From time to time, when my schedule allows, I teach classes for Grub Street in Boston. I teach a couple of different classes with interesting titles such as: “I’ve Always Wanted to Write, But …”, or “Imagine This”, or “Six Easy Pieces.” I’ve Always . . . and Six Easy Pieces are both a response to my many years of teaching writing and reviewing manuscripts, and they are designed to give beginning writers some awareness of the basic elements of the craft.
Because these are self-selected adult writers, my classes may range in age from the twenties to the mid-sixties, with the occasional high school student allowed in by special permission. Obviously, along with that range of ages come a wide range of life experience, employment experience, and world views. I’ve had students from many different parts of the world, some of whom struggled to write in English.
The class is billed as class for beginners. I’ve sometimes jokingly called it the “training wheels” class because students tend to take it who don’t feel ready for one of the more advanced classes. Or they take it because it’s only six weeks, and anyone can get through a six week class, while ten weeks might feel daunting. For those six weeks, I focus not only on giving writing prompts and having everyone read their work aloud, but also on how they approach their writing. Are they cookers who carry it around in their heads until it is nearly finished. Do they quickly do a first draft and then keep revising it. Are they a combination of these, depending on the exercise.
And I focus on all of the different ways someone who truly wants to write keeps coming between herself and the page. Are they treating it like homework? Does their dream of doing some creative writing keep getting backburnered by work, by friends who want them to come out and play? By family or laundry or something else. Then I tell them that only they are going to respect their passion for writing, and therefore, they need to carve out writing time and protect that time. Honor their desire to practice the craft. Then I surprise them: Just give it a dedicated two hour block of time each week, I say. Two hours a week. Maybe 500 words. And yet it will add up.
I send them to find a copy of Kenneth Atchity’s book, A Writer’s Time. I suggest they read Stephen Kelner’s book about different writers’ types, Motivate Your Writing, and suggest they look at Robert McKee’s Story. Sometimes I read to them; every week, they read to me.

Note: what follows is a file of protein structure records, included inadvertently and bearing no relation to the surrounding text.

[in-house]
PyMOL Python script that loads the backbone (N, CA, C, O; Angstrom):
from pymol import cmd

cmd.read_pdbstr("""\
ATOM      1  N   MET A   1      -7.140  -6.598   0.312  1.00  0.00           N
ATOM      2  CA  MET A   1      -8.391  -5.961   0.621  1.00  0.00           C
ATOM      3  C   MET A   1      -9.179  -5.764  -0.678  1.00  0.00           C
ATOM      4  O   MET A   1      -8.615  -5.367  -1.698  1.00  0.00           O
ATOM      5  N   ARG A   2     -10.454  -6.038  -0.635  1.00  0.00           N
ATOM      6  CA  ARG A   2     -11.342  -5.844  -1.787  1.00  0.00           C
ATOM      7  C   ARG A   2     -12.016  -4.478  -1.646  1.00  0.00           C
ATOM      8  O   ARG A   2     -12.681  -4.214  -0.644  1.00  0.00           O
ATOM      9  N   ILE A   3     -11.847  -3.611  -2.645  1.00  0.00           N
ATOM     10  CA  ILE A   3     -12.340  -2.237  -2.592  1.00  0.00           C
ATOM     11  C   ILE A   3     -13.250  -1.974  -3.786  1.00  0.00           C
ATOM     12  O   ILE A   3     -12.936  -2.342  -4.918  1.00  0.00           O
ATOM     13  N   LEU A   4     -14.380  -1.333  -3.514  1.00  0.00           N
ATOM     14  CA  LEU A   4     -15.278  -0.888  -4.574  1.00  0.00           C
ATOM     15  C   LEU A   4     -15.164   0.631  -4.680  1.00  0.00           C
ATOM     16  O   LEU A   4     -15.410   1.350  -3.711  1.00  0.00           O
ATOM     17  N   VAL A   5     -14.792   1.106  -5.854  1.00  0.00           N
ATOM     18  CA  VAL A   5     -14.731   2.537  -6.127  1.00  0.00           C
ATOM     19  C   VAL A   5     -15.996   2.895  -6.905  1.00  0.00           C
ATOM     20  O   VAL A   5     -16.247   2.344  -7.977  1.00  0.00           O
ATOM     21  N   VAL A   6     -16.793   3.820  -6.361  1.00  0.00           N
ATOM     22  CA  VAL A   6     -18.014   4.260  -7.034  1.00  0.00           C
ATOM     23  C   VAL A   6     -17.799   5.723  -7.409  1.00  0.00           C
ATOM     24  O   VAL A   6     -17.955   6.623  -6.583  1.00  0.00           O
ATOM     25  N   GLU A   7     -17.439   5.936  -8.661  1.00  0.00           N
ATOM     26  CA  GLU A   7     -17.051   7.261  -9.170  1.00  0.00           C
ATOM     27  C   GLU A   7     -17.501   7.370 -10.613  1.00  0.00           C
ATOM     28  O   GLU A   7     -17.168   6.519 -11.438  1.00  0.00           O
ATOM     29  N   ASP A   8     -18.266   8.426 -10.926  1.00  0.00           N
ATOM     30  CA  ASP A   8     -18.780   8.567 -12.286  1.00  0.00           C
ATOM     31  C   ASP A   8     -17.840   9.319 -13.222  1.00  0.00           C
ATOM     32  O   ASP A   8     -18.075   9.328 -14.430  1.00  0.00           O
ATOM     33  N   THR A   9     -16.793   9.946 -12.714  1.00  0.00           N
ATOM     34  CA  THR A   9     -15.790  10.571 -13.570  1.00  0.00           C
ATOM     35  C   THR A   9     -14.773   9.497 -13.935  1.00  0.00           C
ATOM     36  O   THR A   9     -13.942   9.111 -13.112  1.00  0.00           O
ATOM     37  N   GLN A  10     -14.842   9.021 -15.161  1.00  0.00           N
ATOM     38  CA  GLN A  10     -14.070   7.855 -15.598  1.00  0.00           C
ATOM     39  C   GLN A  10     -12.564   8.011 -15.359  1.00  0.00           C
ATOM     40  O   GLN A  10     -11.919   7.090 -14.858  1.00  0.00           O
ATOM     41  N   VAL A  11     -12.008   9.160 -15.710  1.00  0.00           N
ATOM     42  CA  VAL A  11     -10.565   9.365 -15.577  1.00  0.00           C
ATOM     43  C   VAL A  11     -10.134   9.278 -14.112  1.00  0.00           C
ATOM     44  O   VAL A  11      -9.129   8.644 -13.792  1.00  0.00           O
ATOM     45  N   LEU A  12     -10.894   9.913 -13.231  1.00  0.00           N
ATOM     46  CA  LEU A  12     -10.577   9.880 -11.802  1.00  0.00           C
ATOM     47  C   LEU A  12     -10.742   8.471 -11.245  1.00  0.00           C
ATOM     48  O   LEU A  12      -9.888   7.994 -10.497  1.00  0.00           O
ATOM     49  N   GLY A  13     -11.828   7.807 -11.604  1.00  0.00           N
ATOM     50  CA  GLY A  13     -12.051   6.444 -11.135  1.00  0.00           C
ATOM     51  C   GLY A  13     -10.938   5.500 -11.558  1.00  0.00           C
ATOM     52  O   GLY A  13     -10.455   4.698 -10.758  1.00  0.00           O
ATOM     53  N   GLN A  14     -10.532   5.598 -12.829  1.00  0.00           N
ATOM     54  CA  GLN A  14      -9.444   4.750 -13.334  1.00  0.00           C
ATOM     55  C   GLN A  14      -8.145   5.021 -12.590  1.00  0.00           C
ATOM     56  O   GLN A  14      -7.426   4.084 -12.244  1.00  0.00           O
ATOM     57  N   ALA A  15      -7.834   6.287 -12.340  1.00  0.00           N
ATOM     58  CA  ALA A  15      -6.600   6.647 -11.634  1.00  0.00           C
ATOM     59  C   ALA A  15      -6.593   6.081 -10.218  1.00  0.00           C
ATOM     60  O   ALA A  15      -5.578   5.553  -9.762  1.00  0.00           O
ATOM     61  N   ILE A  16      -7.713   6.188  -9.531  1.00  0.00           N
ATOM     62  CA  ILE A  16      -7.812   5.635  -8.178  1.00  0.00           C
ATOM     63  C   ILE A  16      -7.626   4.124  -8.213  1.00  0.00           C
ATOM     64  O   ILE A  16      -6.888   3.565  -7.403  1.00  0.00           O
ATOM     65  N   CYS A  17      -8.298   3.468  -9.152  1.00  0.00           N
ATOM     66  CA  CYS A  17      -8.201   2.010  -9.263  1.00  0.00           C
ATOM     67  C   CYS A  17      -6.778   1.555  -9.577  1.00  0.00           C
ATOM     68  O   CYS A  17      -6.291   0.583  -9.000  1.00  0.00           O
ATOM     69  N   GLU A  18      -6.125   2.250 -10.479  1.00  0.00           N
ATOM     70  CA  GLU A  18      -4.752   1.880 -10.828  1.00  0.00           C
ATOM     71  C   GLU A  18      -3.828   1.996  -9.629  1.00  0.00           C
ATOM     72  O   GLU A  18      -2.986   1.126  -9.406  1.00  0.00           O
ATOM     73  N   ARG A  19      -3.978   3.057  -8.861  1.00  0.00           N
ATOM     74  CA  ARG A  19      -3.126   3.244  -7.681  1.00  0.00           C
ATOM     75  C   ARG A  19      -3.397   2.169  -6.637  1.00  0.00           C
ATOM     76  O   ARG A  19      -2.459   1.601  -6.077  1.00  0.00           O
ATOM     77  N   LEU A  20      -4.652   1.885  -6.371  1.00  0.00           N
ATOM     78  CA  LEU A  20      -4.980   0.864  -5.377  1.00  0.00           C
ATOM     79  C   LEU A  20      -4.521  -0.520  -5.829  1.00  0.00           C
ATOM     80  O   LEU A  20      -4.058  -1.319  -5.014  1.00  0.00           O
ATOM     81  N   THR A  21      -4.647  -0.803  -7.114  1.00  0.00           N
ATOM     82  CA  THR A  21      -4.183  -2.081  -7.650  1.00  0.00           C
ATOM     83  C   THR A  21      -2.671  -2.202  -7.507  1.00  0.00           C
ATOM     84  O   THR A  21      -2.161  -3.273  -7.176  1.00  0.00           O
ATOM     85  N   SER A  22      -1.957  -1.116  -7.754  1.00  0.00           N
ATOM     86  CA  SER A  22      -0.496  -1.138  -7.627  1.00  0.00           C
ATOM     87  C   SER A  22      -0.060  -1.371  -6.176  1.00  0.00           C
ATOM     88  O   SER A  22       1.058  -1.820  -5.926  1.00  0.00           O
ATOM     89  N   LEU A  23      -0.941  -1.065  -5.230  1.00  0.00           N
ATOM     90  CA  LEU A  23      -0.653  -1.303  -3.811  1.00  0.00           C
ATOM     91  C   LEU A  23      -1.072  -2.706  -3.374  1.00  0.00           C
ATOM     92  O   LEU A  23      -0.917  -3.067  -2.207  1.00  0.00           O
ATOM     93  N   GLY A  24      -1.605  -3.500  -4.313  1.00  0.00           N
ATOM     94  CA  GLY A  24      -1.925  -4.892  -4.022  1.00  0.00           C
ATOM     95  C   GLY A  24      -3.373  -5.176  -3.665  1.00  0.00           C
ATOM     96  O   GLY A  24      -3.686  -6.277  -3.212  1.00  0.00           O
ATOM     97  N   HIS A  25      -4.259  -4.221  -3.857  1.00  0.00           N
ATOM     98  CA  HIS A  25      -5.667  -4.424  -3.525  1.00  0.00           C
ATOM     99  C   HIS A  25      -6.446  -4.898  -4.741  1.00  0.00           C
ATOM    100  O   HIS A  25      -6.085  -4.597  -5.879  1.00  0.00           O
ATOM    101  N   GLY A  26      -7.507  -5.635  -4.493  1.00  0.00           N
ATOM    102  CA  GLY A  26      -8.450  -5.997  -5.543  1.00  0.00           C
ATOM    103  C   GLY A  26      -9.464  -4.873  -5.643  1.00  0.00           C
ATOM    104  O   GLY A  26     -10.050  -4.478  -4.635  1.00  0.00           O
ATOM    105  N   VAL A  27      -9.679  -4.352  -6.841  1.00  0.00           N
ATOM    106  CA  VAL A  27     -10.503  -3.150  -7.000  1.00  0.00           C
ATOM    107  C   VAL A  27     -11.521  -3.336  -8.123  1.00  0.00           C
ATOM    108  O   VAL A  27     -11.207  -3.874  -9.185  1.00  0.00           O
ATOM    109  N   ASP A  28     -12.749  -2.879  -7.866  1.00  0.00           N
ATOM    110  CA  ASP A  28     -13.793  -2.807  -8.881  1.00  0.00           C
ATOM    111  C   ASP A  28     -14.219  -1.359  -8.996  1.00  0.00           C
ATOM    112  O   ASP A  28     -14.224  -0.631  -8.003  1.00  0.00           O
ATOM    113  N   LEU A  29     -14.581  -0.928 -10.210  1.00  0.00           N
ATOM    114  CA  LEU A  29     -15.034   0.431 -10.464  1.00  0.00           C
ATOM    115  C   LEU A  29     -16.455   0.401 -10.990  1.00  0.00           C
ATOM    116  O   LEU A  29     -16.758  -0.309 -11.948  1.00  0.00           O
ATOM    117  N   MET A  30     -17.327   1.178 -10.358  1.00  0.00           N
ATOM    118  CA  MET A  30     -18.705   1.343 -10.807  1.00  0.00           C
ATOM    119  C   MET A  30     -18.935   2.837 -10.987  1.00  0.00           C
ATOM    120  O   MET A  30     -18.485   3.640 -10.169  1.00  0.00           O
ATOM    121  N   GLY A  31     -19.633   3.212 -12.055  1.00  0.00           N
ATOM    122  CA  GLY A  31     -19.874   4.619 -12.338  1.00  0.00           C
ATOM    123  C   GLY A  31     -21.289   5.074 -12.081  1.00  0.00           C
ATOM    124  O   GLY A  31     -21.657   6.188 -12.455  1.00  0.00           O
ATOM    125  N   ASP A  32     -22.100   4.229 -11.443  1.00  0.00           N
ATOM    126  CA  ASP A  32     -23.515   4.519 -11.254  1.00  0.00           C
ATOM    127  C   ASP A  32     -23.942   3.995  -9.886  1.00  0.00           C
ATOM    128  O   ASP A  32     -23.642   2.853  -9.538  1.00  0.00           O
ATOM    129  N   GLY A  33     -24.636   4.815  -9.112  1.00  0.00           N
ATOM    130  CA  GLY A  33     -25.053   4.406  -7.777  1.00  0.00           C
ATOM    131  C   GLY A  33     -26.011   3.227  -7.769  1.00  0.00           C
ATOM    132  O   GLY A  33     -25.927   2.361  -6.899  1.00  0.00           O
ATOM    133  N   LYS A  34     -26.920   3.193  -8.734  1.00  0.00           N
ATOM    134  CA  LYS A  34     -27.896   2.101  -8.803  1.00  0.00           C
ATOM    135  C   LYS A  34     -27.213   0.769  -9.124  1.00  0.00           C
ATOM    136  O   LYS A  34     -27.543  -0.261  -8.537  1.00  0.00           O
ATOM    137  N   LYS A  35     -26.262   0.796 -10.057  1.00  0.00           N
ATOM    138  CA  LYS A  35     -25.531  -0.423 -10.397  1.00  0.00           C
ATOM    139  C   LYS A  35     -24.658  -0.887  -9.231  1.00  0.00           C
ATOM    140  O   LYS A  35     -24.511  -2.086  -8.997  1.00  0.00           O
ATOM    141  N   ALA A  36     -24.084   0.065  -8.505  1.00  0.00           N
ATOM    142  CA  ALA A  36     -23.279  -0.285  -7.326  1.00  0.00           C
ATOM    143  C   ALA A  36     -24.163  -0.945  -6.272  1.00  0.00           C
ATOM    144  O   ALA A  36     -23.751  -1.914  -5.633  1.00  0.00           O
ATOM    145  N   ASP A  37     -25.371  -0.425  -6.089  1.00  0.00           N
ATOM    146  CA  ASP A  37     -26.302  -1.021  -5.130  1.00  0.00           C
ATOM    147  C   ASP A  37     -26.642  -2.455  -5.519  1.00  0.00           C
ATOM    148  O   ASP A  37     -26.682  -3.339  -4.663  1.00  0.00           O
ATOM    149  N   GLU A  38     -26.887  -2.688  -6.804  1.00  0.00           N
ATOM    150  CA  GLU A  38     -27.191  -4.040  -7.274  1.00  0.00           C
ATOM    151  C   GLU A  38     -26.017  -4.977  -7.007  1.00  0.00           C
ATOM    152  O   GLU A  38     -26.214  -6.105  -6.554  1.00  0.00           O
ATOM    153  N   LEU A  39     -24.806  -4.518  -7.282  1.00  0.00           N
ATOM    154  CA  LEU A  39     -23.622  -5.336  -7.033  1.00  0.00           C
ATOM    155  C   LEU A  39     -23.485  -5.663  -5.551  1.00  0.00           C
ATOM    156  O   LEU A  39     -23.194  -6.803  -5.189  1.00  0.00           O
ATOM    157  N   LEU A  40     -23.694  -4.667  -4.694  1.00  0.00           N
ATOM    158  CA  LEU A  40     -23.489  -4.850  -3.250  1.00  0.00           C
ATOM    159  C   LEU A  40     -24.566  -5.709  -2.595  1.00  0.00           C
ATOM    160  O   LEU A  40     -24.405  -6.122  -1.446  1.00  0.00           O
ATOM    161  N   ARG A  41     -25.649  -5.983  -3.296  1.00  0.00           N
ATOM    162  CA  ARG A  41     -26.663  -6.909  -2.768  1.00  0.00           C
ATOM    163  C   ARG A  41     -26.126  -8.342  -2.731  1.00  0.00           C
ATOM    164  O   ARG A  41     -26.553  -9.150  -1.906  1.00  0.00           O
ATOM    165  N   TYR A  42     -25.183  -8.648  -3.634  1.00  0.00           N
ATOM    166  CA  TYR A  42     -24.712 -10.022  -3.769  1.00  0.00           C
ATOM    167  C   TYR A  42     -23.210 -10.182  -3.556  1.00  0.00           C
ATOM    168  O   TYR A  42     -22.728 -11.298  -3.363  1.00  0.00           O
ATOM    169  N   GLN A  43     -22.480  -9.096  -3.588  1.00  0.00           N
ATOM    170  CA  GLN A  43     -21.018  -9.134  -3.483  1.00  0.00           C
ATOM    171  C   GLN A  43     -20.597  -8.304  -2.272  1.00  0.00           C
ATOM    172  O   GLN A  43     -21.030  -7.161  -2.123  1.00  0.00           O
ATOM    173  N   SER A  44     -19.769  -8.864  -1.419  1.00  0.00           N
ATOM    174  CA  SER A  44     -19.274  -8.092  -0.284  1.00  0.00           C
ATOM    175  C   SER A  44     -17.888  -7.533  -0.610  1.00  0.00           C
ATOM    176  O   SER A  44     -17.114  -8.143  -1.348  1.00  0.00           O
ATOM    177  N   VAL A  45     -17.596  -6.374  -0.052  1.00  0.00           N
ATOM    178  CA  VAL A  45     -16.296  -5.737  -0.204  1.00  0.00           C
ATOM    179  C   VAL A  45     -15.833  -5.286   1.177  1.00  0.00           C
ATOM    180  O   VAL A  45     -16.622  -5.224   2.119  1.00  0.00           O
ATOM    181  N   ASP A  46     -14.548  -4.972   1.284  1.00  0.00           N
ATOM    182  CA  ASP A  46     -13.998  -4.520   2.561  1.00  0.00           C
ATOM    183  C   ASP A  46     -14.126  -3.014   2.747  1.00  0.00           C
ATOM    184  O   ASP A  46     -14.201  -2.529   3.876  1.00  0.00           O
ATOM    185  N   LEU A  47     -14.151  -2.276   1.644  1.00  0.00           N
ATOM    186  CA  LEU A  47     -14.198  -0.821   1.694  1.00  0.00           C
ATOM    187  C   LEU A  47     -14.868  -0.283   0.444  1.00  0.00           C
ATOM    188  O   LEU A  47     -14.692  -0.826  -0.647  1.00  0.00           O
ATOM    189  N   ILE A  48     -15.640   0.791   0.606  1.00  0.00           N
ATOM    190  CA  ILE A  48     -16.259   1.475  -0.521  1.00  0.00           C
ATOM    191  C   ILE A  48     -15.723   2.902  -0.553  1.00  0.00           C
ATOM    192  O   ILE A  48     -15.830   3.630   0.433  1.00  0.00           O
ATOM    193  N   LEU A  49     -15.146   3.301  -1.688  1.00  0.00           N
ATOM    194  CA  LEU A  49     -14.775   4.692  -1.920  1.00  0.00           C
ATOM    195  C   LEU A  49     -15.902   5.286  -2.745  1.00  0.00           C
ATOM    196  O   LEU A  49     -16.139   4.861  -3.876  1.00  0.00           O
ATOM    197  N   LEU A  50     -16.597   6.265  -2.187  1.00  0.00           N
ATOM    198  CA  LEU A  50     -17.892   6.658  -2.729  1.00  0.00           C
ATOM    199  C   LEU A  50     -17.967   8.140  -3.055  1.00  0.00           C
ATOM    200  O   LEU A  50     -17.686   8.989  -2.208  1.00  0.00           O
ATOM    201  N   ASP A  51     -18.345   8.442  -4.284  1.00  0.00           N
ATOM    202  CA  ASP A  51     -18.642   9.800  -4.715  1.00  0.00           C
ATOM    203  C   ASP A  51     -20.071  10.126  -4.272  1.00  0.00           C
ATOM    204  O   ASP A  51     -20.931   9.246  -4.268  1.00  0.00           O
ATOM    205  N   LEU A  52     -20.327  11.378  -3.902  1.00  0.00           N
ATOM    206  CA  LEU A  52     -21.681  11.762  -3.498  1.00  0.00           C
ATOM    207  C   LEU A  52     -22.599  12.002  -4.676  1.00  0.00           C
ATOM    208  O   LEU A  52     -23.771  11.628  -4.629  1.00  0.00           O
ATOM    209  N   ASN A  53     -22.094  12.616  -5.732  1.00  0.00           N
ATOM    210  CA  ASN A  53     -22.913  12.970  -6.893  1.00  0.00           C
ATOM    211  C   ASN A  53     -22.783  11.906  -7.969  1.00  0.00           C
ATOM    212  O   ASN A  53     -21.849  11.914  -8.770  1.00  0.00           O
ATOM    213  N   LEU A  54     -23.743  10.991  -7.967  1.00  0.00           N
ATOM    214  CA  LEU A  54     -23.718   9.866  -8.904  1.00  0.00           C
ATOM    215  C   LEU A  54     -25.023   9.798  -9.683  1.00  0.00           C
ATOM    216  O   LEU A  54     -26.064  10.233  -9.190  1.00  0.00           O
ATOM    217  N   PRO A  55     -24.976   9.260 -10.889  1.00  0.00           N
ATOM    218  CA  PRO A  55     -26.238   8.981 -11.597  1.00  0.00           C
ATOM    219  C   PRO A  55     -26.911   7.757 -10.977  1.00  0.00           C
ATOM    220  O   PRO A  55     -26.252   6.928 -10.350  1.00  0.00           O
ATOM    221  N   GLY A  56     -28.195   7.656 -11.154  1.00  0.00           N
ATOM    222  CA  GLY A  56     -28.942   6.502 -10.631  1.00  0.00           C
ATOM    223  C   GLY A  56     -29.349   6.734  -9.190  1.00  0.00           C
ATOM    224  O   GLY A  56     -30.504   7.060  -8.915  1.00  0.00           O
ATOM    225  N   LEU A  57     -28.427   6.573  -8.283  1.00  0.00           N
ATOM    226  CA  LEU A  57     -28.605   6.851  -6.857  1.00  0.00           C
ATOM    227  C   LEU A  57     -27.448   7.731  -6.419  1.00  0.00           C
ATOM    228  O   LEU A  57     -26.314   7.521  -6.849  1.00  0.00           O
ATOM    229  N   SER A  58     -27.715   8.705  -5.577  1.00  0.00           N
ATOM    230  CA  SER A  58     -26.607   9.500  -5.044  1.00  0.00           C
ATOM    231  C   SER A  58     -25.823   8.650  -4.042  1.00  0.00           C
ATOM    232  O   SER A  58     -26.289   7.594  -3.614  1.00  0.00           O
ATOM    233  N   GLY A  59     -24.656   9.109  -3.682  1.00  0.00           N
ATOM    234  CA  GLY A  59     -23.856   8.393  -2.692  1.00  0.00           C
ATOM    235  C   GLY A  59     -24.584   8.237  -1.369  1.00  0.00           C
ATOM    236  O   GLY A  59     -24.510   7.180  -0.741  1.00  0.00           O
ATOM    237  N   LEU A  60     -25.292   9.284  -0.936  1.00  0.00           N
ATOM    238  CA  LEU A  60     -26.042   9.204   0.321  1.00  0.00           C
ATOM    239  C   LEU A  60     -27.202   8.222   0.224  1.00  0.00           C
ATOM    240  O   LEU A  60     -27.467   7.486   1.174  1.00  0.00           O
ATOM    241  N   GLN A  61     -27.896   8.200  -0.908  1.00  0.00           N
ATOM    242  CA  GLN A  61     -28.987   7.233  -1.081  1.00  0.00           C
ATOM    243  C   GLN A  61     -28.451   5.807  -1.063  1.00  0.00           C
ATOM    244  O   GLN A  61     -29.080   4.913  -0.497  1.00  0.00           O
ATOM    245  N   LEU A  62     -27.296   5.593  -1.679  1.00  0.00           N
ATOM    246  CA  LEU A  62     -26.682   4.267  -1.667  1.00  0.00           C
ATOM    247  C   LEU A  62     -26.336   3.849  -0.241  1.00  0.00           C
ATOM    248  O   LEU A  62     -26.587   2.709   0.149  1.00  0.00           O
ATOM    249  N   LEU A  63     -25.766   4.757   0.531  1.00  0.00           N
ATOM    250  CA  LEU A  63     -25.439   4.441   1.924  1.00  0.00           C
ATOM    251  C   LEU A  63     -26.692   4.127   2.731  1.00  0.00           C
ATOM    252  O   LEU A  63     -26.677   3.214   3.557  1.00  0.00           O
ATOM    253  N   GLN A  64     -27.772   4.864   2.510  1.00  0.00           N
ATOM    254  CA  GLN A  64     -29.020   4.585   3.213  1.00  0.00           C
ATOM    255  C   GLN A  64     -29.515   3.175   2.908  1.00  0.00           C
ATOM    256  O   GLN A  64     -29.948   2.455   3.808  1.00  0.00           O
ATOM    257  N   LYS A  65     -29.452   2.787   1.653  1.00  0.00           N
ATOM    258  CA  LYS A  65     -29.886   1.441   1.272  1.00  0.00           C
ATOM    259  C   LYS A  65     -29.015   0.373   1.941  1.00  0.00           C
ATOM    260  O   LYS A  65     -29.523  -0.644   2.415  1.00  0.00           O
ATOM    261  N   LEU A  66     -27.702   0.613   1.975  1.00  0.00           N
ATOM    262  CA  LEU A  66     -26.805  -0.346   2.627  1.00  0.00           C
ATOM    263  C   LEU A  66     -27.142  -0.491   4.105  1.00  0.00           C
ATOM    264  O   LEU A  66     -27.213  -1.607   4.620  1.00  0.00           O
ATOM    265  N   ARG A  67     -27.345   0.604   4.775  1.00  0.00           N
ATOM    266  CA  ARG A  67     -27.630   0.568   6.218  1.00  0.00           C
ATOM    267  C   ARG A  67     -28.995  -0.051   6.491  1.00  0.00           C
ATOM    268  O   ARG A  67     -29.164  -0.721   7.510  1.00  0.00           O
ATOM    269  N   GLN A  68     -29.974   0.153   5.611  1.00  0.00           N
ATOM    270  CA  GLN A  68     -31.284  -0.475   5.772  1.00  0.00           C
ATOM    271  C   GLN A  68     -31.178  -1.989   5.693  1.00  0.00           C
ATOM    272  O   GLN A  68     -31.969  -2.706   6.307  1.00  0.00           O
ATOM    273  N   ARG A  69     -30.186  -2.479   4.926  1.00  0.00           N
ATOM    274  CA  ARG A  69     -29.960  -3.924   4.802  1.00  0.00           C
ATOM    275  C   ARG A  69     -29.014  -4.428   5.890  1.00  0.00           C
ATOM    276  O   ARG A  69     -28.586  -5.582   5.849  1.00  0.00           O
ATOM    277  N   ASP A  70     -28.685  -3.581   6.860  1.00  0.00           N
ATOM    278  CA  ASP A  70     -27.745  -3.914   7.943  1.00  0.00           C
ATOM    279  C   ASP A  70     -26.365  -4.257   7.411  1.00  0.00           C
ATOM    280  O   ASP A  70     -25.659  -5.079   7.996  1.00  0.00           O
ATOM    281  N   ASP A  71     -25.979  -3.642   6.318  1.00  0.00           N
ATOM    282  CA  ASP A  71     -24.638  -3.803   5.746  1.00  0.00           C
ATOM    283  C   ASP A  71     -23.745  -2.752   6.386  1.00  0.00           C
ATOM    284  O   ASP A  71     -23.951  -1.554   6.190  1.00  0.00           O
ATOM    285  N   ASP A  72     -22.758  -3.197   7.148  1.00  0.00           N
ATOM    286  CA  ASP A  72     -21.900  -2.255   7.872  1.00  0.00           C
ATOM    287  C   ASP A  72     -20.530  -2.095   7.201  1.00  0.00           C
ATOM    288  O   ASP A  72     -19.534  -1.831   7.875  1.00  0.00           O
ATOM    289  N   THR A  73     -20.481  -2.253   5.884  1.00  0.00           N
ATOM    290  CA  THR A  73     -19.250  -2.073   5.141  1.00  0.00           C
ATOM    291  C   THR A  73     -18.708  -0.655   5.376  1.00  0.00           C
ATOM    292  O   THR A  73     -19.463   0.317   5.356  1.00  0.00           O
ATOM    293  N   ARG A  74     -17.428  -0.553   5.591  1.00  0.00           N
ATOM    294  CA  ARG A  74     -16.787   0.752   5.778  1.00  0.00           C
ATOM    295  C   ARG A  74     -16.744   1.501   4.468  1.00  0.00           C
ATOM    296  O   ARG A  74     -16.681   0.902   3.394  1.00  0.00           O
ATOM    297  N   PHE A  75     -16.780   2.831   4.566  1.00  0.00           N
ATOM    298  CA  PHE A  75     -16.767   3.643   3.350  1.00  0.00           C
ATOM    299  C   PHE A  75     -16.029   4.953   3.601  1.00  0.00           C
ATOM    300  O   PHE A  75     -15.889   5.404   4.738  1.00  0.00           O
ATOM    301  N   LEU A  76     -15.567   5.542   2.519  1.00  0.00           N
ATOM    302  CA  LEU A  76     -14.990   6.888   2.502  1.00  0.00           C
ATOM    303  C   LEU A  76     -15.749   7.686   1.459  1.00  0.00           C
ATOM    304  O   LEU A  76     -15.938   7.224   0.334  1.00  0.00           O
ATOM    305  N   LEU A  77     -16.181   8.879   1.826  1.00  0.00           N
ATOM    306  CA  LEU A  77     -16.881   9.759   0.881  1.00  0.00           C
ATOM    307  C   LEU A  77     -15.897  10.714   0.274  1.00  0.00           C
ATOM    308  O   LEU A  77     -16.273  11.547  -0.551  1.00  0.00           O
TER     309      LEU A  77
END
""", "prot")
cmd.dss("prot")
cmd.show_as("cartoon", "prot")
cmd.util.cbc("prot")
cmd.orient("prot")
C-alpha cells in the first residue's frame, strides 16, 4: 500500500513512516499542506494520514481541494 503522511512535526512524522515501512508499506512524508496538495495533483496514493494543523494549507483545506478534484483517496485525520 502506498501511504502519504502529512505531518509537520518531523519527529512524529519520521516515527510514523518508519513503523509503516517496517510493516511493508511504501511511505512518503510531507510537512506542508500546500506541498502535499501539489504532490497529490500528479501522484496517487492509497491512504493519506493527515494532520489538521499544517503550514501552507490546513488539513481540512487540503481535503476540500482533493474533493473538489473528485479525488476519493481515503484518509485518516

Another class ended recently. As soon as they are gone, I miss them. They get their first assignment before the first class, so they hit the ground, or my classroom, already enmeshed in their first writing exercise. Each week, they’ve tackled something new. Isolating their senses and using each single sense to dig deeply into the world around them, learning how limited our language of description can sometimes be, and how rich even the simplest world is when seen through a close lense. They’ve written dialogue without any business or even the simple “he said, she said” tags. They’ve practiced writing about emotional events through the eyes of characters very different from themselves. They’ve practiced “telling through indirection,” showing how a character feels without actually saying it. And they’ve branched out into a longer piece that in many cases turned into a complete story.
I close every class with Elmore Leonard’s “Ten Rules for Writing, or Easy on the Hooptedoodle,” because it has both good advice and a delightful voice.
Now they are gone, off to their own worlds and desks again. But while each class believes that I am teaching them, they are always also teaching me. About how each writer, however unschooled and unconfident, has a distinct voice, special individual strengths, particular insights, ways of conveying character or using language uniquely theirs and with the power to attach a reader to their writing. And I am back at my desk, hoping that I’ve given them the confidence to keep writing, and knowing that over the next weeks and months, bits of their voices will keep singing in my head, and I will send strong wishes their way that they will believe in themselves, and keep writing.